Jones says beaten England 'finished stronger' against the All Blacks

11 November 2018 - 00:01 By AFP
Eddie Jones (Head Coach) of England during the Castle Lager Outgoing Tour match between England and South Africa at Twickenham Stadium on November 03, 2018 in London, England.
Eddie Jones (Head Coach) of England during the Castle Lager Outgoing Tour match between England and South Africa at Twickenham Stadium on November 03, 2018 in London, England.
Image: Steve Haag/Gallo Images

England coach Eddie Jones insisted his side had “finished the stronger” after an agonising 16-15 loss to world champions New Zealand at a rainswept Twickenham on Saturday.

England surged into a 15-0 lead midway through the first half following tries from right wing Chris Ashton and New Zealand-born hooker Dylan Hartley.

But the All Blacks fought back by scoring 16 unanswered points with full-back Damian McKenzie’s 39th-minute try supplemented by Beauden Barrett’s conversion, and two penalties either side of a drop-goal — the fly-half’s first in 71 Test matches.

Yet England, missing some 17 players through injury and suspension, thought they had won the match with four minutes left when impressive openside flanker Sam Underhill crossed for a try after Courtney Lawes had charged down New Zealand replacement scrum-half TJ Perenara’s kick.

But experienced French referee Jerome Garces, after consulting the television match official, ruled Lawes had been offside and disallowed the score, effectively ending England’s bid for just an eighth win in 41 Tests against the All Blacks.

Nevertheless, with the 2019 World Cup in Japan on the horizon, Jones said: “I thought we played the final 20 (minutes) exceptionally well.

“If you look at any sort of metrics in the last 20, we won that final 20,” the Australian added.

“We’ll take enormous confidence from that.

“The All Blacks, sorry New Zealand, generally run away from teams in that area and they couldn’t break us,” said Jones, whose side had launched their November campaign with an unconvincing — and try-less — 12-11 win at home to South Africa last weekend.

“In fact, we finished stronger. If we’d kept going for another five minutes, we would’ve got them. We’re excited about where we’re going.”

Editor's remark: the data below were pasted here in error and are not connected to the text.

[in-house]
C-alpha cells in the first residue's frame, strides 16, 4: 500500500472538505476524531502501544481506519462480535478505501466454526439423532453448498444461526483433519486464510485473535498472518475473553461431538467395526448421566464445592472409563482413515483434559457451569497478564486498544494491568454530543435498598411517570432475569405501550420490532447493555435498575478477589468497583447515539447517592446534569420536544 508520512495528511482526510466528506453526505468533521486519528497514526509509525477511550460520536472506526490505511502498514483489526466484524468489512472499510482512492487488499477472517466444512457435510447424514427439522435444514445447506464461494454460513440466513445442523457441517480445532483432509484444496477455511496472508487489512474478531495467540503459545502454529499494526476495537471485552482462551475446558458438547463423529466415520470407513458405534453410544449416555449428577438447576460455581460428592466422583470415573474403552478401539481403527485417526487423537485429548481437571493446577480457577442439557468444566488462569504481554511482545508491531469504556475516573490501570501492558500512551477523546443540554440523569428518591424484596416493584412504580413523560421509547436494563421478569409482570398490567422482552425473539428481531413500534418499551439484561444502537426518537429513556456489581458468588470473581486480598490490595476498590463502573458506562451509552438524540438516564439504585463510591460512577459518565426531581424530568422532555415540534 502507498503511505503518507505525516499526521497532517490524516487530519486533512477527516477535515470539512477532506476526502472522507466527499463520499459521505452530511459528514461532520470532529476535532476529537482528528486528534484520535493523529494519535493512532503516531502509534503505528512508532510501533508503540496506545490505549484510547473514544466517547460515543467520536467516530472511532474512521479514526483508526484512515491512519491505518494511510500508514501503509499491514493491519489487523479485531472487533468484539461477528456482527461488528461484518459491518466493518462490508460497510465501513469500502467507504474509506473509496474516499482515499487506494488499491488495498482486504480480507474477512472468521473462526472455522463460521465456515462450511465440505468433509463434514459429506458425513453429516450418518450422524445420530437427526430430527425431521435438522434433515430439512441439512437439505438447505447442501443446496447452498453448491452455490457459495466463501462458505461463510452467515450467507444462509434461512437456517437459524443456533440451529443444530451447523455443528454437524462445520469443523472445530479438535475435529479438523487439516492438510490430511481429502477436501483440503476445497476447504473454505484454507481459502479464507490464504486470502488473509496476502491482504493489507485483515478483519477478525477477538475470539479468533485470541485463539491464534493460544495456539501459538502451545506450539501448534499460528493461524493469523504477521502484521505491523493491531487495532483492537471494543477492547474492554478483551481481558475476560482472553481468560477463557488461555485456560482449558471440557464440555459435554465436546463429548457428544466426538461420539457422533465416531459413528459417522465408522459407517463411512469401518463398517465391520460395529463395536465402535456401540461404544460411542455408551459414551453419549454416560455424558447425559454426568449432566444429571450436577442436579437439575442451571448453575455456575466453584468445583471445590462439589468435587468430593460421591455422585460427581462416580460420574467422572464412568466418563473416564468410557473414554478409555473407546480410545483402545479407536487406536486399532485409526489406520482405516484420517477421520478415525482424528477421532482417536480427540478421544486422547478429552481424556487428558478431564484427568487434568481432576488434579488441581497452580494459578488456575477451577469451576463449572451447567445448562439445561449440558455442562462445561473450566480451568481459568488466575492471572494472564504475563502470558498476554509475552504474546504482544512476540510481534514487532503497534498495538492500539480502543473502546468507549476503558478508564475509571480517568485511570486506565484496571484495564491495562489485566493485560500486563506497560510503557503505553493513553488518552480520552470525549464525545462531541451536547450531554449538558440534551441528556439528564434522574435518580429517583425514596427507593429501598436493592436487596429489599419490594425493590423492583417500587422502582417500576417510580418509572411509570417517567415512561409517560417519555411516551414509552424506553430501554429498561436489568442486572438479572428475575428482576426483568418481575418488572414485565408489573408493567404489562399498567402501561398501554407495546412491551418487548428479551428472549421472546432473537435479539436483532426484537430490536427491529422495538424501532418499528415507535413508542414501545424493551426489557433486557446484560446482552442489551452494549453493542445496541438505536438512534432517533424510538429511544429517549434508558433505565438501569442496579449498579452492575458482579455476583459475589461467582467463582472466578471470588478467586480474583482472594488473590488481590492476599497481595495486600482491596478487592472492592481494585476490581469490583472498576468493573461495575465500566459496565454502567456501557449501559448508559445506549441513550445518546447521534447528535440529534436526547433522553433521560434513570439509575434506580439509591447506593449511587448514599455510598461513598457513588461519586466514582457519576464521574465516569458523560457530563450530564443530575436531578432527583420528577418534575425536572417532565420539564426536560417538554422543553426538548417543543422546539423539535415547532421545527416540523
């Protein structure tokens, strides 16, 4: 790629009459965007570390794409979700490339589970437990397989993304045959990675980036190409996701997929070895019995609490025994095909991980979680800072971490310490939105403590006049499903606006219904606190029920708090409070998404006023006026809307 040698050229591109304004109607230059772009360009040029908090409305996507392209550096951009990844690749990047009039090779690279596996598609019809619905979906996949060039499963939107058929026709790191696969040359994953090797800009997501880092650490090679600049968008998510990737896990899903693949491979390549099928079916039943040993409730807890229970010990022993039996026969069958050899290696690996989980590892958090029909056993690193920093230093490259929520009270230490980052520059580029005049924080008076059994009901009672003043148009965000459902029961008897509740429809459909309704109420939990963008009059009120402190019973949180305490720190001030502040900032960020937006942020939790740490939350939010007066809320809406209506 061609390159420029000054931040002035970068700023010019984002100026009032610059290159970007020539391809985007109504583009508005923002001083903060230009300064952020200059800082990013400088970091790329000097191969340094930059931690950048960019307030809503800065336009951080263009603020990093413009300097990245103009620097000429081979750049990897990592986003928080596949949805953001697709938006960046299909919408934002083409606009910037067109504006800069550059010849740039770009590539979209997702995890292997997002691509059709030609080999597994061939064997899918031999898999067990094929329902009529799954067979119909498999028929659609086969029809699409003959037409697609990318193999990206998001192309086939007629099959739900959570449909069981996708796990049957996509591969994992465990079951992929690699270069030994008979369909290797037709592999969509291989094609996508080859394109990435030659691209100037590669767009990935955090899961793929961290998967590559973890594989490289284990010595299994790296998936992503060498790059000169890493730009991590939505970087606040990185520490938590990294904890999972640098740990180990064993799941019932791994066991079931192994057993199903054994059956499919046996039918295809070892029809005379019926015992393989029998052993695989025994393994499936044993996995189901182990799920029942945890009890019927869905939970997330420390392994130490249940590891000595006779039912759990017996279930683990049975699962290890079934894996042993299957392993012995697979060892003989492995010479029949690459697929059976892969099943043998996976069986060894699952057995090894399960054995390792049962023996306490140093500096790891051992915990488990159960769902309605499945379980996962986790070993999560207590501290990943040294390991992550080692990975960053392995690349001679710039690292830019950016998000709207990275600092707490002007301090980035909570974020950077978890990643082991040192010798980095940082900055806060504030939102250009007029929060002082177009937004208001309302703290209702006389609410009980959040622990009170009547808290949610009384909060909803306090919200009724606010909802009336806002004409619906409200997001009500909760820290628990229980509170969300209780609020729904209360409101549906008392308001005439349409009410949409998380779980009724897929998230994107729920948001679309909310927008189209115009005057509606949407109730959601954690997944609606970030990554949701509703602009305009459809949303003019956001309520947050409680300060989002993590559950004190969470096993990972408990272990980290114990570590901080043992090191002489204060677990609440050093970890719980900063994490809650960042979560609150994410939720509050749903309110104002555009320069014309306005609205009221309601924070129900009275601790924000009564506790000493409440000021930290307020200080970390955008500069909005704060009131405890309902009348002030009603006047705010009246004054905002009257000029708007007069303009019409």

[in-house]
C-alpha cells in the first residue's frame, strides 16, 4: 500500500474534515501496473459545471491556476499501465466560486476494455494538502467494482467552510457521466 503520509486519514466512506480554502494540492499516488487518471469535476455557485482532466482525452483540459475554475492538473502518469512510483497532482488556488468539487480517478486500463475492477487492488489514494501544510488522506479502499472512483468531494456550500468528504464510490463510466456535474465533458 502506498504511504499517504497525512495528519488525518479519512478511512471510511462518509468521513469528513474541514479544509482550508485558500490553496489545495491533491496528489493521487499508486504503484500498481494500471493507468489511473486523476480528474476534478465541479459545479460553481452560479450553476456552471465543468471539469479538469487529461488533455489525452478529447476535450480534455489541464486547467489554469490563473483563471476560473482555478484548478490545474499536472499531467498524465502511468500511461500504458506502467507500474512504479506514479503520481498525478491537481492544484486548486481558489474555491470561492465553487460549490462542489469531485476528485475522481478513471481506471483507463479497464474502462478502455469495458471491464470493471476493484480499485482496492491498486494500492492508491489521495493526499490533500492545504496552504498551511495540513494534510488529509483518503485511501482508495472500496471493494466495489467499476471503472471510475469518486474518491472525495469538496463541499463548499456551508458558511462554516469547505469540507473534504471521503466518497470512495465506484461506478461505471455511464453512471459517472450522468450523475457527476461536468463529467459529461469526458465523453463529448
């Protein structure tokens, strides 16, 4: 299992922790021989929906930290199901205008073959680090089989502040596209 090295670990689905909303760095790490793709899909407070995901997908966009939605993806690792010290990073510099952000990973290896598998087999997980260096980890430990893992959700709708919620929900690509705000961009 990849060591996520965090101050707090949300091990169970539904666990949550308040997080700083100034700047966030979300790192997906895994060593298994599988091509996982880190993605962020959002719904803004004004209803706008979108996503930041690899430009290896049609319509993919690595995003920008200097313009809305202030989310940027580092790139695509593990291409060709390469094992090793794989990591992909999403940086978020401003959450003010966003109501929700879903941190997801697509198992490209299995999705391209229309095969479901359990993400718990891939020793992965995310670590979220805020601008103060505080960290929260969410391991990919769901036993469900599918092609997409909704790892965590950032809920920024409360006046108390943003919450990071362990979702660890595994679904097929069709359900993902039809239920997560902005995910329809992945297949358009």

Reflecting on the match as a whole, former Australia and Japan coach Jones said: “We’re obviously devastated. We had opportunities to win the game, we didn’t take them, they did.

“They deserved to win the game. Full credit to New Zealand.” As for Garces deciding to disallow Underhill’s try, Jones said: “I don’t comment on those decisions...Sometimes the game loves you and sometimes the game doesn’t love you.

“You’ve got to accept if you stay in the fight long enough, the game will love you. “And we’re prepared to stay in the game.”

New Zealand coach Steve Hansen praised Garces for being “brave enough” to ignore the roars of the crowd. “There was no doubt he (Lawes) is offside.

He’s just about in the half-back’s (scrum-half’s) back pocket.

“What was going through my mind was are they (the officials) going to be brave enough to make the right decision? And they were. It’s good.”

Hansen added: “I thought England were very, very good and I thought we showed a lot of character. To be down 15-nil, in a hostile environment in front of 80,000 people, 79,999 of them not being Kiwis, and the weather conditions. It wasn’t conducive to playing razzle-dazzle rugby.”

New Zealand centre Sonny Bill Williams could miss next Saturday’s clash with Six Nations champions Ireland in Dublin after going off with a first-half shoulder injury at Twickenham that Hansen said could take “a week, maybe two” to heal.

Meanwhile Jones said he was looking forward to “sushi and sake” ahead of England’s next match, against Japan at Twickenham.

“We’ll have a three-day preparation for the game,” explained Jones, who guided Japan to a colossal upset victory over South Africa at the 2015 World Cup in England.

“It’s a good test for us. We’ll see how cohesive we can get in a short space of time, which mimics what we need to do at the World Cup.”

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